In India, the debate of branded drugs versus generics brings two companies to mind – Cipla and Ranbaxy – the former for many positive reasons, and the latter for a lot of the other.
Cipla shot to fame when Yusuf Hamied, its chairman, in the year 2000, offered a three-drug anti-retroviral combination for $800 a patient per year, compared to $12,000 by multi national corporations, to poor patients across the world. In the years that followed, Cipla provided poor African countries with anti-AIDS medicines at a fraction of the cost charged by MNCs and earned the former’s gratitude (and fame), and the latter’s ire.
Ranbaxy, another home-grown generics major, was sold in June 2008, to Daiichi Sankyo Co Ltd of Japan for $4.6 bn (Rs 19,720 crore). For Daiichi Sankyo with its strengths in patented drugs, and Ranbaxy with its might in generics, the union seemed perfect.
Till Daiichi realised they had been led up the garden path by Ranbaxy’s then owners, the Singh brothers (Malvinder Mohan and Shivinder Mohan). In 2013, Ranbaxy, which was then a part of Daiichi, had to cough up $500 mn in fines to the USFDA and the US Department of Justice for “falsifying” and “concealing and misrepresenting” data. This led the USFDA banning products manufactured at Ranbaxy’s units in Mohali, Paonta Sahib and Toansa (Punjab) and Dewas (MP), — from being exported to the US.
To cut a long story short, the Singh brothers were, in May 2016, asked by a court of arbitration in Singapore to pay damages worth ₹2,562 crore. A mighty fall for a giant company!
Drug MNCs spend billions of dollars to take a drug from concept to market (estimated at $2.6 bn on average for a drug). For this huge risk capital, they naturally seek adequate profit. A patent for a fresh drug runs up to 20 years in the US. When the drug comes out of the patent period, generic drug makers enter the market, selling it at a discount of up to 80 per cent. Though chemically equivalent, the generic drug is mandated to have the same active ingredient, safety, dosage, strength, quality and performance, among others. While a 10 per cent +/- range for blood concentration is allowed for generics, in most cases this is kept in the 3-4 per cent range. Thus, there is very little difference between the patented and the generic versions.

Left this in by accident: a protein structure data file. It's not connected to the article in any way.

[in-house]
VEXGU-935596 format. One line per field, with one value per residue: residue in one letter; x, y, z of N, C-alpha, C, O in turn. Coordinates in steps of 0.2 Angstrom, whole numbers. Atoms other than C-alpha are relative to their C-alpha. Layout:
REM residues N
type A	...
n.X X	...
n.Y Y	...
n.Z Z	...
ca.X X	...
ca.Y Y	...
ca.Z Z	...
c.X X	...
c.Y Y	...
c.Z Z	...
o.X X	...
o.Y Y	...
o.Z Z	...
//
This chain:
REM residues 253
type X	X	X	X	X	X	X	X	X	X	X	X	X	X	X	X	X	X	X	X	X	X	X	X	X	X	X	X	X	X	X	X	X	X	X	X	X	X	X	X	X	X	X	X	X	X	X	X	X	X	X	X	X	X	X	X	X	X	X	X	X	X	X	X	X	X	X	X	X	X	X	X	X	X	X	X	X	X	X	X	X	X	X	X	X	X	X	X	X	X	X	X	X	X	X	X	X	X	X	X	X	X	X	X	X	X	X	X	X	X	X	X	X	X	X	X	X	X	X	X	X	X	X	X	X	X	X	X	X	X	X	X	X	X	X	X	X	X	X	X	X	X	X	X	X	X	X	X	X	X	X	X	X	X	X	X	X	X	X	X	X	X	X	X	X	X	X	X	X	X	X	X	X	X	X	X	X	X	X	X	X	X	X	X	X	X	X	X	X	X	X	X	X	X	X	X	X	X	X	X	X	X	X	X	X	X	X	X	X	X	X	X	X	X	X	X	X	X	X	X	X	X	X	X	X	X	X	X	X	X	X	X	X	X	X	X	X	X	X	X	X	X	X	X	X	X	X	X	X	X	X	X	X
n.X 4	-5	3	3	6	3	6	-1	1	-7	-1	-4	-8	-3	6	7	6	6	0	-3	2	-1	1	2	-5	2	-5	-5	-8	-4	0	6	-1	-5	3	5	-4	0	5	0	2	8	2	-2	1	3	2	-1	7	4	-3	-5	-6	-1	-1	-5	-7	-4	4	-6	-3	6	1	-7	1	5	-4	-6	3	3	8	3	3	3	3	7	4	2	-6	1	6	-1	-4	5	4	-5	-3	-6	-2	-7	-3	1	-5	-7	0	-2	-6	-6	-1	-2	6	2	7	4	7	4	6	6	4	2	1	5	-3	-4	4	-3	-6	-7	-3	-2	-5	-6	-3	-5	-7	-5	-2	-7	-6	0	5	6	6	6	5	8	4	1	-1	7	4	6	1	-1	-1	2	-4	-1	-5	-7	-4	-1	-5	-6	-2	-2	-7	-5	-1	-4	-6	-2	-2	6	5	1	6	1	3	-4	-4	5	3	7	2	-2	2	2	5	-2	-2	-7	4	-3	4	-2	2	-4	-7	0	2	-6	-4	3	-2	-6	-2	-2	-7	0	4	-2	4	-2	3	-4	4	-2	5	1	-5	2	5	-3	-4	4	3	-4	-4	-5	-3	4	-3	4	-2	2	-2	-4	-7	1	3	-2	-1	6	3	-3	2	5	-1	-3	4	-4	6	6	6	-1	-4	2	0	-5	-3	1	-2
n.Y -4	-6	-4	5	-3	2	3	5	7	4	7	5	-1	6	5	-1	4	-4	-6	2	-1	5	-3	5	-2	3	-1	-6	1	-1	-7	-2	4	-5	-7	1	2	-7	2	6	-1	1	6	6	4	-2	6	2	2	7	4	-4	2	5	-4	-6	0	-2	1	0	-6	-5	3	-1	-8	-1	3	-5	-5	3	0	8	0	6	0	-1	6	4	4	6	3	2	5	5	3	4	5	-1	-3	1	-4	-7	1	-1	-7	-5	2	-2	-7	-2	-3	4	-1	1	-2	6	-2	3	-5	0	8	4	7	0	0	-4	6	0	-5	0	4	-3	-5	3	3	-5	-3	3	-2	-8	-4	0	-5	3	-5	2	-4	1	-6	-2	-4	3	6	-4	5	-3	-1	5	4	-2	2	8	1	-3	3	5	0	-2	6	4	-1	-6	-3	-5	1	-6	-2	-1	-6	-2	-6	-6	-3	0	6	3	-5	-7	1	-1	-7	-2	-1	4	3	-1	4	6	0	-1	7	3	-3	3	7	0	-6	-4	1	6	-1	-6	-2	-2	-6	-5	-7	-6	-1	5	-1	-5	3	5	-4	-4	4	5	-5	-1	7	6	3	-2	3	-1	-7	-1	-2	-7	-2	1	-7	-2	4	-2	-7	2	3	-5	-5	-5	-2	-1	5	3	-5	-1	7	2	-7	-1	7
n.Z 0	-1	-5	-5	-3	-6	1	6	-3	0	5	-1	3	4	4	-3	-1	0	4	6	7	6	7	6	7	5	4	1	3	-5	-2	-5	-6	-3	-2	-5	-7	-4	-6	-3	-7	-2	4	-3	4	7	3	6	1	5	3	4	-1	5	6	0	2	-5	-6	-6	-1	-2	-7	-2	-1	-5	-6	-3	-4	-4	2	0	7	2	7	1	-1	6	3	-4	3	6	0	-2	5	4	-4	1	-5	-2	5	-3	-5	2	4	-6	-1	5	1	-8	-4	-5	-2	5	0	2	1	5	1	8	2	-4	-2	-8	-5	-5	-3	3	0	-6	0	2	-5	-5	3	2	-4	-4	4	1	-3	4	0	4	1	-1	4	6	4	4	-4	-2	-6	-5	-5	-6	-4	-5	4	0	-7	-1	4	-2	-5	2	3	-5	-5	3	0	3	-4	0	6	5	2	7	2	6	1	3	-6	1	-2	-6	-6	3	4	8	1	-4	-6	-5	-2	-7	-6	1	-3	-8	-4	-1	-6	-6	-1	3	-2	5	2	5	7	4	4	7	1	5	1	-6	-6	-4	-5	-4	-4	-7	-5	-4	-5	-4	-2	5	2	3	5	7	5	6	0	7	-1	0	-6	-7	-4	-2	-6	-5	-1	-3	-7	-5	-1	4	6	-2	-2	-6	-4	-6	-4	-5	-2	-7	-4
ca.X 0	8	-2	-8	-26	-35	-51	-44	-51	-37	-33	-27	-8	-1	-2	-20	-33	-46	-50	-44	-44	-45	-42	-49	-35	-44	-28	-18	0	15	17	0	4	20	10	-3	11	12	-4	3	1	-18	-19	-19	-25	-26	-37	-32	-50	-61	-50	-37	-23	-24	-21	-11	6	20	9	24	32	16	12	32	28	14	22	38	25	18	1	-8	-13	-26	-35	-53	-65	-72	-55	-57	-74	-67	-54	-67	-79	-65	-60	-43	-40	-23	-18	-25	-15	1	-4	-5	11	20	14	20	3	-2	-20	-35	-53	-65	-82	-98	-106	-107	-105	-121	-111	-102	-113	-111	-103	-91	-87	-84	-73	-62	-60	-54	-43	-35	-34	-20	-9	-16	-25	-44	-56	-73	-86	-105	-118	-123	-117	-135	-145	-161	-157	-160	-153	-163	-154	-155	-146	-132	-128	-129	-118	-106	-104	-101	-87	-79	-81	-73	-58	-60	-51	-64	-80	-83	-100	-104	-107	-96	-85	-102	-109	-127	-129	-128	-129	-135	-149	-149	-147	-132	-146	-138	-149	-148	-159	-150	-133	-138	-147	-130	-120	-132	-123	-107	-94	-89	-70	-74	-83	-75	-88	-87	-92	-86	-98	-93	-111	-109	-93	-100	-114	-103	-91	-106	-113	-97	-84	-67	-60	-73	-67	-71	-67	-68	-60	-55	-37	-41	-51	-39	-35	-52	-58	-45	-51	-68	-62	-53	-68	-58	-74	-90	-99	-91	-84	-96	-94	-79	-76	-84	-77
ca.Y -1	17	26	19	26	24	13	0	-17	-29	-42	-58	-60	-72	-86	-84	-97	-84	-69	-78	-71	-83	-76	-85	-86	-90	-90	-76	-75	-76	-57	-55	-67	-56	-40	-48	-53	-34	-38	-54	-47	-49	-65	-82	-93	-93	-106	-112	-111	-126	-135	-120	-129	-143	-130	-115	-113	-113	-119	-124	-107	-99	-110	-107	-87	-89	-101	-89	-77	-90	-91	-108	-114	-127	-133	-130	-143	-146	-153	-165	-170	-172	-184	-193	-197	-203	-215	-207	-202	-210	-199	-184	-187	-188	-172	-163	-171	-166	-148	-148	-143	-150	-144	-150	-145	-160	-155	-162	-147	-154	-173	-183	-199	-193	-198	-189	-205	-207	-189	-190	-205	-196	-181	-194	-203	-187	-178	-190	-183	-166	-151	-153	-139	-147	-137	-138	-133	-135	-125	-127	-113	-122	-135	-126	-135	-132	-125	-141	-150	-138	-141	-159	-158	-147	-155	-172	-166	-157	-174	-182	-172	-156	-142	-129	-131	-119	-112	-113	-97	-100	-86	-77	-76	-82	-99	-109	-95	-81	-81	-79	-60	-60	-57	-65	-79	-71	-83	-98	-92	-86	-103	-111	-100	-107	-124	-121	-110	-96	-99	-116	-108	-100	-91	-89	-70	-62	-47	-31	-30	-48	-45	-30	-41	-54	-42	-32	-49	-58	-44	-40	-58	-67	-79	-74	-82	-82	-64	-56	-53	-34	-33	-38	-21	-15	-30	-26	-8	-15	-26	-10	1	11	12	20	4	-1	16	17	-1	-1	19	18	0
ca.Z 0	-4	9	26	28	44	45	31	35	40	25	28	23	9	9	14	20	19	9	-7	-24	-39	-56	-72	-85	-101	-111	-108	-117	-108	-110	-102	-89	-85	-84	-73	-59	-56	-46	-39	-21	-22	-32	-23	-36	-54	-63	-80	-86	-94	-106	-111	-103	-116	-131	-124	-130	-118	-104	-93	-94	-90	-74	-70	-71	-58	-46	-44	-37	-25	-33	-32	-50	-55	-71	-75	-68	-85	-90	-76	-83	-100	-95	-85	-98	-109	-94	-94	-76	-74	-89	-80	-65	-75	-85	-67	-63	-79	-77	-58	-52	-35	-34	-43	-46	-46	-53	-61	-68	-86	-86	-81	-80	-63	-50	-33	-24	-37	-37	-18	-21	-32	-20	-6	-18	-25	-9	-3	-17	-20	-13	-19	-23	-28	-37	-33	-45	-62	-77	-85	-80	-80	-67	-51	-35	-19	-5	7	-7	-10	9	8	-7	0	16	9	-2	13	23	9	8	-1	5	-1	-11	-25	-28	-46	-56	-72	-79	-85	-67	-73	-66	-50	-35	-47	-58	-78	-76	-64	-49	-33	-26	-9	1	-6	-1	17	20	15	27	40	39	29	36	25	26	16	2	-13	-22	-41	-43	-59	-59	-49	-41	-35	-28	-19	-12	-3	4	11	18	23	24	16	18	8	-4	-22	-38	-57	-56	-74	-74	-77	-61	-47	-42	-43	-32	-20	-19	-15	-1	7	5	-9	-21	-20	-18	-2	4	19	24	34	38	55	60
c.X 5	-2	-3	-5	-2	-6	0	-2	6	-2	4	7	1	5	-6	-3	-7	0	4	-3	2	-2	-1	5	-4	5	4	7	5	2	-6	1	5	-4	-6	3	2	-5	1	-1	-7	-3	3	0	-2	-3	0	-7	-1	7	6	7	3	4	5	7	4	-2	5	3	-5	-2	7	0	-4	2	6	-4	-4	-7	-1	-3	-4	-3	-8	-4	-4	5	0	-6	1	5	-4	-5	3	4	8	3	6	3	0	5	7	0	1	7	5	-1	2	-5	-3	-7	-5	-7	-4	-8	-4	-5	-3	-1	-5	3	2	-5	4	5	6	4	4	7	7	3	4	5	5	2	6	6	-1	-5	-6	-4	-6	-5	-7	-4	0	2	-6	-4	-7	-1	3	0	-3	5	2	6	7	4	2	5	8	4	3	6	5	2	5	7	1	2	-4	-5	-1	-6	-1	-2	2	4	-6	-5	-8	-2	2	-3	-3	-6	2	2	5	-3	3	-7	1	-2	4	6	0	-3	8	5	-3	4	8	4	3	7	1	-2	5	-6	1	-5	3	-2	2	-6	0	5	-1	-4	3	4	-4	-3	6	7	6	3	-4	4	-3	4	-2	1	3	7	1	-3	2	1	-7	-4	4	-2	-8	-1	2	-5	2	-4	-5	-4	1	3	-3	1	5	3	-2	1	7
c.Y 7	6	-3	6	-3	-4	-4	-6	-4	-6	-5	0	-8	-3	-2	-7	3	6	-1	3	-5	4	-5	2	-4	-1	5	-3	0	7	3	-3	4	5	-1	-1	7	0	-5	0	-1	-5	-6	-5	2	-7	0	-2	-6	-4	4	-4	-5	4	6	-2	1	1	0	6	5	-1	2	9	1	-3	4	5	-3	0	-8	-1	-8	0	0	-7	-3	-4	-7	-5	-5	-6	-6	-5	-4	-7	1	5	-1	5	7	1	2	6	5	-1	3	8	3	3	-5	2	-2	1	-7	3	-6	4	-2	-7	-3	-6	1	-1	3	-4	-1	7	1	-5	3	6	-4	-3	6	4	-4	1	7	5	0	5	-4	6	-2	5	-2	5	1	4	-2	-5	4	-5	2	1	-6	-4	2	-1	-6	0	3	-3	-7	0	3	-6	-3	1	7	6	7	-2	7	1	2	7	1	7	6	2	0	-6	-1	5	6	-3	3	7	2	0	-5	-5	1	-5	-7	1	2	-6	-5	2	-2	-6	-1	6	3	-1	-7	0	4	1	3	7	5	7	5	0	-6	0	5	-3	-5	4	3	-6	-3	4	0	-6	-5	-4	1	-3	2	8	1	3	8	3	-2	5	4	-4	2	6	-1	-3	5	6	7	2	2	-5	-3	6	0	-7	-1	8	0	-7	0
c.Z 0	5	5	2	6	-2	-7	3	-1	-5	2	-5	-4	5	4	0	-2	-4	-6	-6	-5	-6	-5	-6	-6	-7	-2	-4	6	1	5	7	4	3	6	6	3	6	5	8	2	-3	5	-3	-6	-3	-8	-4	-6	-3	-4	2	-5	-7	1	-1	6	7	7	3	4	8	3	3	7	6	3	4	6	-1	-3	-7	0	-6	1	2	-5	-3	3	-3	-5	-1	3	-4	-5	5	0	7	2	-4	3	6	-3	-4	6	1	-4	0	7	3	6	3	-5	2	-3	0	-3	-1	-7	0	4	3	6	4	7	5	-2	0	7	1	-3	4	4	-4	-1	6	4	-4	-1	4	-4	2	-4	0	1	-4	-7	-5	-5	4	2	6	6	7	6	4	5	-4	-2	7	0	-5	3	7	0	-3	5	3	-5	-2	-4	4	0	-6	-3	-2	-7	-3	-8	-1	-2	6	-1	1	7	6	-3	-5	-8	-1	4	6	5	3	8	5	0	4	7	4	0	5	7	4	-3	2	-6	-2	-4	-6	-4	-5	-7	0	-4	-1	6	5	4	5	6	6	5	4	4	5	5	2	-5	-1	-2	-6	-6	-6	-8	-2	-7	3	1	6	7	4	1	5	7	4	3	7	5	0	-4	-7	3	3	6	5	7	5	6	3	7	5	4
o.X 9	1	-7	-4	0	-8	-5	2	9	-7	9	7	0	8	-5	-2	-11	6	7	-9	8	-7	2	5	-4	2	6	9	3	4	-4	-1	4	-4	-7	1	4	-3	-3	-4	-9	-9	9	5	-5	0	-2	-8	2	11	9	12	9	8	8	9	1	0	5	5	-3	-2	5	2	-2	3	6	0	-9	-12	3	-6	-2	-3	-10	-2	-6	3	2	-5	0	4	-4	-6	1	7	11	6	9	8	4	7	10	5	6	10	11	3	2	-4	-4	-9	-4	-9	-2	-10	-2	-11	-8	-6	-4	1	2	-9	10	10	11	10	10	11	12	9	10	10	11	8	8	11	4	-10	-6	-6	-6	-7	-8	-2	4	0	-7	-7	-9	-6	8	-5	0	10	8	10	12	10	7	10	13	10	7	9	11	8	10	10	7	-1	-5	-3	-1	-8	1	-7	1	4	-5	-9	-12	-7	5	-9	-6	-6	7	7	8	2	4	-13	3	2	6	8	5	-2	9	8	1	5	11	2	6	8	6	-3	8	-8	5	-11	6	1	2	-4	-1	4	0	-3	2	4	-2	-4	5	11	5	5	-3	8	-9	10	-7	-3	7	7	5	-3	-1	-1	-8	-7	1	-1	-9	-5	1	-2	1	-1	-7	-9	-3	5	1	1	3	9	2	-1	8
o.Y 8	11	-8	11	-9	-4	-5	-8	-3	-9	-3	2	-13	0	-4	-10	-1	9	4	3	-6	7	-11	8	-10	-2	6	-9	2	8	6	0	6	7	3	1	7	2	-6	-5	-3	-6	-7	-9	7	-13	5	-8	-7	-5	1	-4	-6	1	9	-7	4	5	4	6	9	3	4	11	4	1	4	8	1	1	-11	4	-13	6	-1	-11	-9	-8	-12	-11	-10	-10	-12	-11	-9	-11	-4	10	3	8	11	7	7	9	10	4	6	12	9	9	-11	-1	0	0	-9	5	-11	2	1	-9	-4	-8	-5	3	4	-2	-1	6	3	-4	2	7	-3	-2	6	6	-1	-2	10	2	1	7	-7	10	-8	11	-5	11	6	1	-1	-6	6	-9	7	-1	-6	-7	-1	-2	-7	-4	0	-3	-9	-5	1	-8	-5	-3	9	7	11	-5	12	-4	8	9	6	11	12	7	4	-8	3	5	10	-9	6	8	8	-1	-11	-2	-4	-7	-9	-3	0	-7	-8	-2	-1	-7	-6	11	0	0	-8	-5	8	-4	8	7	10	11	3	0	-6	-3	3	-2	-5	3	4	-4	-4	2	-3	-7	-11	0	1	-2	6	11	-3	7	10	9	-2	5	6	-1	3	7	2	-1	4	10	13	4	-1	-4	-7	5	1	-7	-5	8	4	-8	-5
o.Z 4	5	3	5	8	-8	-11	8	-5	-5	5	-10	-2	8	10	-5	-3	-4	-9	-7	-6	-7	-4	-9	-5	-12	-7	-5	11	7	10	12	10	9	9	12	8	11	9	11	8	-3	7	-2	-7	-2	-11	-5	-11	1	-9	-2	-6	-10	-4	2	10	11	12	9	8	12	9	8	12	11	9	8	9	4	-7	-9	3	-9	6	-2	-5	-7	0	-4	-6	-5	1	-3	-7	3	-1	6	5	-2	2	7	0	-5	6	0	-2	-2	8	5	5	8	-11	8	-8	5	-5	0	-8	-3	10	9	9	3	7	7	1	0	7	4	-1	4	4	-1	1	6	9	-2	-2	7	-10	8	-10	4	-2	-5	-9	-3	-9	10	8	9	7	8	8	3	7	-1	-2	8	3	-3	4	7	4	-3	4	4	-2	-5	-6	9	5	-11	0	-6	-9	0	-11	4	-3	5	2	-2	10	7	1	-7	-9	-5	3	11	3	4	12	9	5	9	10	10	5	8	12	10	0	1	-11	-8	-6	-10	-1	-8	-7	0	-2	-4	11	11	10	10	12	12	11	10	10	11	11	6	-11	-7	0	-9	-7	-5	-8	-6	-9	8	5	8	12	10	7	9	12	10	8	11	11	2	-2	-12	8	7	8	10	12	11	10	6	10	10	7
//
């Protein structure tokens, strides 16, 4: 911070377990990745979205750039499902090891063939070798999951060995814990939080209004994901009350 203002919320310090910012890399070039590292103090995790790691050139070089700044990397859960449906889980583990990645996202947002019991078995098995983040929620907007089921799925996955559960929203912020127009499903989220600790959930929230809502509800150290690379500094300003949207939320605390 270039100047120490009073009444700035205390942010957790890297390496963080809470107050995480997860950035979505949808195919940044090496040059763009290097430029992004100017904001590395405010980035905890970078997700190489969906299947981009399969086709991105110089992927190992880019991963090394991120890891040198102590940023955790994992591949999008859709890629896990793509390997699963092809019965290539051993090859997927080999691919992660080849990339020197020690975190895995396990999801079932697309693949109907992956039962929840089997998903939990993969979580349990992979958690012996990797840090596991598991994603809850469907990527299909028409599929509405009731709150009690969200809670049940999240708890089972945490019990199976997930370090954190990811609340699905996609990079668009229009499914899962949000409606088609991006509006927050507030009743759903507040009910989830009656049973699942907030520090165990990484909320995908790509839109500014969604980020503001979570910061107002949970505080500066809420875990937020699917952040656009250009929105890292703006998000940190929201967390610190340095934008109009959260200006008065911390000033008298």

The USFDA conducts about 3,500 inspections worldwide at units manufacturing generics that are exported to the US. In the last few years, many units of various drug makers in India have fared badly in these inspections, drawing what is technically known as Form 483. In extreme cases, exports to the US from these units attracting censure are banned till the issues are set right. Such instances hurt the credibility of generic drug makers. On the other hand, this fear of data compromise is near-non-existent in the case of patented drug makers, which gives them great credibility with doctors and users.
“I would recommend only branded drugs to my patients. That makes me comfortable. Yes, they are priced high, but then all then good things in life come expensive,” says a leading Dr from a leading corporate Hospital.
Data compromise is a big hurdle in generic drugs ever being able to attract the quantum of faith that branded drugs enjoy. Though the USFDA is ever vigilant, players like Ranbaxy skewing the picture is a constant threat. Till this aspect is comprehensively addressed and sorted out, the sheer force of the strengths in favour of the inventor (branded drug maker) over the innovator (generic drug maker) tips the scales in favour of the former.